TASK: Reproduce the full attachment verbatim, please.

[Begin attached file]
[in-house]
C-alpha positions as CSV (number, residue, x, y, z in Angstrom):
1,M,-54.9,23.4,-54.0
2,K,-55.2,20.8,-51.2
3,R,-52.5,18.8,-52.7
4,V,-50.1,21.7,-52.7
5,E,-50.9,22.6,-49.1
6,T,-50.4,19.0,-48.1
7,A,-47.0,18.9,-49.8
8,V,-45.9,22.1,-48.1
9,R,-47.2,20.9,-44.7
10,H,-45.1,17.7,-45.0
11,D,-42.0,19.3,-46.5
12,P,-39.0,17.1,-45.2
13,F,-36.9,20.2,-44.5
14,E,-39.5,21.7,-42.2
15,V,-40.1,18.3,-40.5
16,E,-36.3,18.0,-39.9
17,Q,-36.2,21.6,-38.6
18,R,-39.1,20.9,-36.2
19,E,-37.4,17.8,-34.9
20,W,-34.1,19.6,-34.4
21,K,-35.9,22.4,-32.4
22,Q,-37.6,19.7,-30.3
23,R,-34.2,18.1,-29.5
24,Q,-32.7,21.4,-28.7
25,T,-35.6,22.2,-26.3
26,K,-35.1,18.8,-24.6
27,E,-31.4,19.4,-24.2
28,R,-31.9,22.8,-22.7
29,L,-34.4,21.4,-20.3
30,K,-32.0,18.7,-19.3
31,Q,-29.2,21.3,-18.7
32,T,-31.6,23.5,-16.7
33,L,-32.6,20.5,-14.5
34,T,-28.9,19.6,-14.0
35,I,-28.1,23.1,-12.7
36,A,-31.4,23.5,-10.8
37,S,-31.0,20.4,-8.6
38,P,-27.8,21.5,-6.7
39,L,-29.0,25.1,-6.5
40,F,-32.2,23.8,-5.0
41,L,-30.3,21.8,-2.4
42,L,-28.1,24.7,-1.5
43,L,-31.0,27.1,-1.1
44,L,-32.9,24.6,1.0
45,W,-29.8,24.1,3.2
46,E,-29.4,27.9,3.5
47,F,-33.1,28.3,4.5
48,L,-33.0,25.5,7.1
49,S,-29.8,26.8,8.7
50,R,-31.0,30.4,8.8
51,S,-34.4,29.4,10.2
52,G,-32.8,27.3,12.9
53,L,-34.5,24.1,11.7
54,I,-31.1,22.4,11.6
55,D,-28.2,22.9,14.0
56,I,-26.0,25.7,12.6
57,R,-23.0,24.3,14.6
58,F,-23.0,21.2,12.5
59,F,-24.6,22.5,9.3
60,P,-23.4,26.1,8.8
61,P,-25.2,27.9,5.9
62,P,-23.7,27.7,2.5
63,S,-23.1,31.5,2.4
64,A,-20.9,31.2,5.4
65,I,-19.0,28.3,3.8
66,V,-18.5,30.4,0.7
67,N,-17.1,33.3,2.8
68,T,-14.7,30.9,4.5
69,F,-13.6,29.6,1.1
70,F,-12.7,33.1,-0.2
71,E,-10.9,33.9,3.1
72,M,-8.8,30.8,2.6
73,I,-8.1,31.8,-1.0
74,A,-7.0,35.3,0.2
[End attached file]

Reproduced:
[in-house]
C-alpha positions as CSV (number, residue, x, y, z in Angstrom):
1,M,-54.9,23.4,-54.0
2,K,-55.2,20.8,-51.2
3,R,-52.5,18.8,-52.7
4,V,-50.1,21.7,-52.7
5,E,-50.9,22.6,-49.1
6,T,-50.4,19.0,-48.1
7,A,-47.0,18.9,-49.8
8,V,-45.9,22.1,-48.1
9,R,-47.2,20.9,-44.7
10,H,-45.1,17.7,-45.0
11,D,-42.0,19.3,-46.5
12,P,-39.0,17.1,-45.2
13,F,-36.9,20.2,-44.5
14,E,-39.5,21.7,-42.2
15,V,-40.1,18.3,-40.5
16,E,-36.3,18.0,-39.9
17,Q,-36.2,21.6,-38.6
18,R,-39.1,20.9,-36.2
19,E,-37.4,17.8,-34.9
20,W,-34.1,19.6,-34.4
21,K,-35.9,22.4,-32.4
22,Q,-37.6,19.7,-30.3
23,R,-34.2,18.1,-29.5
24,Q,-32.7,21.4,-28.7
25,T,-35.6,22.2,-26.3
26,K,-35.1,18.8,-24.6
27,E,-31.4,19.4,-24.2
28,R,-31.9,22.8,-22.7
29,L,-34.4,21.4,-20.3
30,K,-32.0,18.7,-19.3
31,Q,-29.2,21.3,-18.7
32,T,-31.6,23.5,-16.7
33,L,-32.6,20.5,-14.5
34,T,-28.9,19.6,-14.0
35,I,-28.1,23.1,-12.7
36,A,-31.4,23.5,-10.8
37,S,-31.0,20.4,-8.6
38,P,-27.8,21.5,-6.7
39,L,-29.0,25.1,-6.5
40,F,-32.2,23.8,-5.0
41,L,-30.3,21.8,-2.4
42,L,-28.1,24.7,-1.5
43,L,-31.0,27.1,-1.1
44,L,-32.9,24.6,1.0
45,W,-29.8,24.1,3.2
46,E,-29.4,27.9,3.5
47,F,-33.1,28.3,4.5
48,L,-33.0,25.5,7.1
49,S,-29.8,26.8,8.7
50,R,-31.0,30.4,8.8
51,S,-34.4,29.4,10.2
52,G,-32.8,27.3,12.9
53,L,-34.5,24.1,11.7
54,I,-31.1,22.4,11.6
55,D,-28.2,22.9,14.0
56,I,-26.0,25.7,12.6
57,R,-23.0,24.3,14.6
58,F,-23.0,21.2,12.5
59,F,-24.6,22.5,9.3
60,P,-23.4,26.1,8.8
61,P,-25.2,27.9,5.9
62,P,-23.7,27.7,2.5
63,S,-23.1,31.5,2.4
64,A,-20.9,31.2,5.4
65,I,-19.0,28.3,3.8
66,V,-18.5,30.4,0.7
67,N,-17.1,33.3,2.8
68,T,-14.7,30.9,4.5
69,F,-13.6,29.6,1.1
70,F,-12.7,33.1,-0.2
71,E,-10.9,33.9,3.1
72,M,-8.8,30.8,2.6
73,I,-8.1,31.8,-1.0
74,A,-7.0,35.3,0.2